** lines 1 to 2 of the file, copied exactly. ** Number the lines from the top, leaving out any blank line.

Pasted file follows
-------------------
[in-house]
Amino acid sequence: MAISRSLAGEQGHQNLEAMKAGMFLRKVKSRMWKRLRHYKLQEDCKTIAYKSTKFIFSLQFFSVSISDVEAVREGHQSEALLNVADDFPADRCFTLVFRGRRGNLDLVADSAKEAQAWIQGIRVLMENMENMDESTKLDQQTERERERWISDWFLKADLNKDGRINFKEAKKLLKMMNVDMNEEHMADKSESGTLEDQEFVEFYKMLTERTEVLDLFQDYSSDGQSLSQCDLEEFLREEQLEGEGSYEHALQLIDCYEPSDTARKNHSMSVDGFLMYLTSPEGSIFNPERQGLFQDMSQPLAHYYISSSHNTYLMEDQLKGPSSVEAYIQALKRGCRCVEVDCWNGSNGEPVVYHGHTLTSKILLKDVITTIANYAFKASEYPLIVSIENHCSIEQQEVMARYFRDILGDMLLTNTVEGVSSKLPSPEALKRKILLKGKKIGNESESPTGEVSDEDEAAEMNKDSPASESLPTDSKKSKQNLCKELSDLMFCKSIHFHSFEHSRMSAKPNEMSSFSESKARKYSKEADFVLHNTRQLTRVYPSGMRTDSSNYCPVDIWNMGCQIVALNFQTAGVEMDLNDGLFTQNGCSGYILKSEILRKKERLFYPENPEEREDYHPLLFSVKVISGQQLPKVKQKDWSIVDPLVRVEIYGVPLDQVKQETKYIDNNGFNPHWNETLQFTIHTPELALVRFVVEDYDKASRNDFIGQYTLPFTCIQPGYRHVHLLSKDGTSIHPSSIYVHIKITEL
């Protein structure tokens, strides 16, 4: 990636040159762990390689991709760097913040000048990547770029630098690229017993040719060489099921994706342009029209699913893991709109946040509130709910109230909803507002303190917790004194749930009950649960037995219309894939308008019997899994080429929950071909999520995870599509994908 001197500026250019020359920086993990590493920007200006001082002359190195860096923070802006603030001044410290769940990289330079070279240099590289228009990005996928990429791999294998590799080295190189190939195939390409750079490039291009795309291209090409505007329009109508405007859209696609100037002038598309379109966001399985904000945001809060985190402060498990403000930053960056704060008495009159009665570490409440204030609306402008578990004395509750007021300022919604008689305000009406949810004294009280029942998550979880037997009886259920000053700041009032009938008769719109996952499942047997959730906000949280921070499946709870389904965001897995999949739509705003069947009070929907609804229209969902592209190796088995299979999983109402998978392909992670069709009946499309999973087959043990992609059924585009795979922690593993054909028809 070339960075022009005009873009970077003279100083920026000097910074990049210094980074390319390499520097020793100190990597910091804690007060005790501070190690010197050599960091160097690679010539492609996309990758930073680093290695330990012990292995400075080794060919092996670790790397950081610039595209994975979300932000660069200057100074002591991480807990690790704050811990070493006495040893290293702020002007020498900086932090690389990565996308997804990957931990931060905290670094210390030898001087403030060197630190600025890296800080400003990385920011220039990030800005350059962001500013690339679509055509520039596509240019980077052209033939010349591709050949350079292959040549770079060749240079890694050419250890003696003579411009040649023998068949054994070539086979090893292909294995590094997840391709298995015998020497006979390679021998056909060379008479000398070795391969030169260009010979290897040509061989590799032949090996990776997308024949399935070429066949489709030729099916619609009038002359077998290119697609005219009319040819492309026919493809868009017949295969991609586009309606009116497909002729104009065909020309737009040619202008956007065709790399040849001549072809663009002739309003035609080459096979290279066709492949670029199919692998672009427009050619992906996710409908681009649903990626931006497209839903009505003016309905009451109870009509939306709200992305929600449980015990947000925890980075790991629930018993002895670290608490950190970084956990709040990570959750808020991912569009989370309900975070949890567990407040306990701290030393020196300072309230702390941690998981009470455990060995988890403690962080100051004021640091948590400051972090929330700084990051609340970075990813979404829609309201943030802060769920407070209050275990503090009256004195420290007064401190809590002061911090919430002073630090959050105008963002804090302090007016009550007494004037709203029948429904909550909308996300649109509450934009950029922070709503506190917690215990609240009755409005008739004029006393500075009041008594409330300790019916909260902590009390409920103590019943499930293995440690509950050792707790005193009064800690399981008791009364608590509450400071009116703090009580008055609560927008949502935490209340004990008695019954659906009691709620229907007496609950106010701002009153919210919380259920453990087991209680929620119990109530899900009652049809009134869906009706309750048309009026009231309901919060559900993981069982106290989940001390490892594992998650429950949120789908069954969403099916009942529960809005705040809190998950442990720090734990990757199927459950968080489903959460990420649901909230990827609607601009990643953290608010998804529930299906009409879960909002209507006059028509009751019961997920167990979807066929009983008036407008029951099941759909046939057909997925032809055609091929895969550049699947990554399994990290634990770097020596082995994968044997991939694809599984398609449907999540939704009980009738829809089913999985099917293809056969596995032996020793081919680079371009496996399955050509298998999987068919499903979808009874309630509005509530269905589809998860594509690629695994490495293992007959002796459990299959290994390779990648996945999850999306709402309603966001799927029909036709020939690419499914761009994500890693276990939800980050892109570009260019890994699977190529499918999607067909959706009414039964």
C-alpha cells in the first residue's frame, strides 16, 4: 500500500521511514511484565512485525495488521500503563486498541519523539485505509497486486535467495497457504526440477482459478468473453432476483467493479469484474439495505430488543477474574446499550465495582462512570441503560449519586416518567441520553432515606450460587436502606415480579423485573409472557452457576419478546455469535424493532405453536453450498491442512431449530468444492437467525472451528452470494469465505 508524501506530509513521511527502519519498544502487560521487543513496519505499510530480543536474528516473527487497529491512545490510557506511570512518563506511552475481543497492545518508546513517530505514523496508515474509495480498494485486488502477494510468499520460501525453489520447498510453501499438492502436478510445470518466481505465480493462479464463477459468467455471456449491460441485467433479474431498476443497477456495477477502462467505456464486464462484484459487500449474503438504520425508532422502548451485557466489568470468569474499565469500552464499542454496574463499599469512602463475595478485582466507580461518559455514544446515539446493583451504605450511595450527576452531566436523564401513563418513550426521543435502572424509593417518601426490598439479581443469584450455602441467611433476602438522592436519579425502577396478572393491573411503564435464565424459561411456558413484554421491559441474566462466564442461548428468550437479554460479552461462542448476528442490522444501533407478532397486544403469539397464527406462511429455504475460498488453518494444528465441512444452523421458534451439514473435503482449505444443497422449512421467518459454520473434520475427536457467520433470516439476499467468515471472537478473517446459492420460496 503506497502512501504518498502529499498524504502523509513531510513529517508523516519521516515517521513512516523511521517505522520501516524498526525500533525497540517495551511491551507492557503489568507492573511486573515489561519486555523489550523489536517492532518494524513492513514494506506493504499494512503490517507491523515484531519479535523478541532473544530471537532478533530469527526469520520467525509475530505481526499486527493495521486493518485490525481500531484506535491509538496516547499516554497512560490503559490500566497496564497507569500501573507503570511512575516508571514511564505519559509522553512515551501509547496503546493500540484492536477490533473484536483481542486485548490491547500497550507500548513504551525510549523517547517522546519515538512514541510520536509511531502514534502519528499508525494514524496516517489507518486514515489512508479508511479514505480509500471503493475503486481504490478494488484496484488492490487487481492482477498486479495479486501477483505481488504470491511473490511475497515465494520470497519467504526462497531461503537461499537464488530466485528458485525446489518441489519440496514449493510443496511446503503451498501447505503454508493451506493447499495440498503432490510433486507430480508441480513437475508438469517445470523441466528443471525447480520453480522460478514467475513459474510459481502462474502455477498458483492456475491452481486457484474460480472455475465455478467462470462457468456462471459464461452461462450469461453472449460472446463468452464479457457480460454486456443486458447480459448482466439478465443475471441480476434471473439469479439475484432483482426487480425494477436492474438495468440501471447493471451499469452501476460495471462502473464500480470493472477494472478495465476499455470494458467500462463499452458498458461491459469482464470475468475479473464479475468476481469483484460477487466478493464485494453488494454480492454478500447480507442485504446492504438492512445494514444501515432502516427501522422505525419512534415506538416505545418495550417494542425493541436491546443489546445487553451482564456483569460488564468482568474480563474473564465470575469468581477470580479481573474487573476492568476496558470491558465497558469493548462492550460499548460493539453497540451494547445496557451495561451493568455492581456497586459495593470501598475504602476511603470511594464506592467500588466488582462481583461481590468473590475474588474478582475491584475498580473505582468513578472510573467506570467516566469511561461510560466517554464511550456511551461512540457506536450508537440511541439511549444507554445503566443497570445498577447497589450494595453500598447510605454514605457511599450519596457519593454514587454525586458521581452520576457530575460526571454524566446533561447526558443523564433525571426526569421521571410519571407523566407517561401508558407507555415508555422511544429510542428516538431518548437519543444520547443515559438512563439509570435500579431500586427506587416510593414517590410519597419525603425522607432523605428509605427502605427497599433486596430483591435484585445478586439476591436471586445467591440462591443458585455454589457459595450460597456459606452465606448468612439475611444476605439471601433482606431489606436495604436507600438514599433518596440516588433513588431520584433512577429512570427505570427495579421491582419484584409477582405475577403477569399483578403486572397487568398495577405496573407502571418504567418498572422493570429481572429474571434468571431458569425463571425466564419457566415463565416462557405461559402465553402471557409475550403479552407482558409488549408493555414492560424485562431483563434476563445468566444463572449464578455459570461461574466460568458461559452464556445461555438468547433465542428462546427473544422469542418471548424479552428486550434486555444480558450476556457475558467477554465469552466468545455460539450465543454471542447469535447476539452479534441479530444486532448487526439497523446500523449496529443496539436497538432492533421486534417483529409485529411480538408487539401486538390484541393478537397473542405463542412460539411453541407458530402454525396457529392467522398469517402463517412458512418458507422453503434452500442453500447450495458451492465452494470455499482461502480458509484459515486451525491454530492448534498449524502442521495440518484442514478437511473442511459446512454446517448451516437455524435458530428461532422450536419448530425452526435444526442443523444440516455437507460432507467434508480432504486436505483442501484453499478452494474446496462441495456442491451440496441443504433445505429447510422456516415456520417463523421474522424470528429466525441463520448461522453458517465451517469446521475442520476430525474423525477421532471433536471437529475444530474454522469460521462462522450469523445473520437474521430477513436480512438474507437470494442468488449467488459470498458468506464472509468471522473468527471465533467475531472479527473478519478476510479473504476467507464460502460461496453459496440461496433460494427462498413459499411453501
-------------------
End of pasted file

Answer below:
[in-house]
Amino acid sequence: MAISRSLAGEQGHQNLEAMKAGMFLRKVKSRMWKRLRHYKLQEDCKTIAYKSTKFIFSLQFFSVSISDVEAVREGHQSEALLNVADDFPADRCFTLVFRGRRGNLDLVADSAKEAQAWIQGIRVLMENMENMDESTKLDQQTERERERWISDWFLKADLNKDGRINFKEAKKLLKMMNVDMNEEHMADKSESGTLEDQEFVEFYKMLTERTEVLDLFQDYSSDGQSLSQCDLEEFLREEQLEGEGSYEHALQLIDCYEPSDTARKNHSMSVDGFLMYLTSPEGSIFNPERQGLFQDMSQPLAHYYISSSHNTYLMEDQLKGPSSVEAYIQALKRGCRCVEVDCWNGSNGEPVVYHGHTLTSKILLKDVITTIANYAFKASEYPLIVSIENHCSIEQQEVMARYFRDILGDMLLTNTVEGVSSKLPSPEALKRKILLKGKKIGNESESPTGEVSDEDEAAEMNKDSPASESLPTDSKKSKQNLCKELSDLMFCKSIHFHSFEHSRMSAKPNEMSSFSESKARKYSKEADFVLHNTRQLTRVYPSGMRTDSSNYCPVDIWNMGCQIVALNFQTAGVEMDLNDGLFTQNGCSGYILKSEILRKKERLFYPENPEEREDYHPLLFSVKVISGQQLPKVKQKDWSIVDPLVRVEIYGVPLDQVKQETKYIDNNGFNPHWNETLQFTIHTPELALVRFVVEDYDKASRNDFIGQYTLPFTCIQPGYRHVHLLSKDGTSIHPSSIYVHIKITEL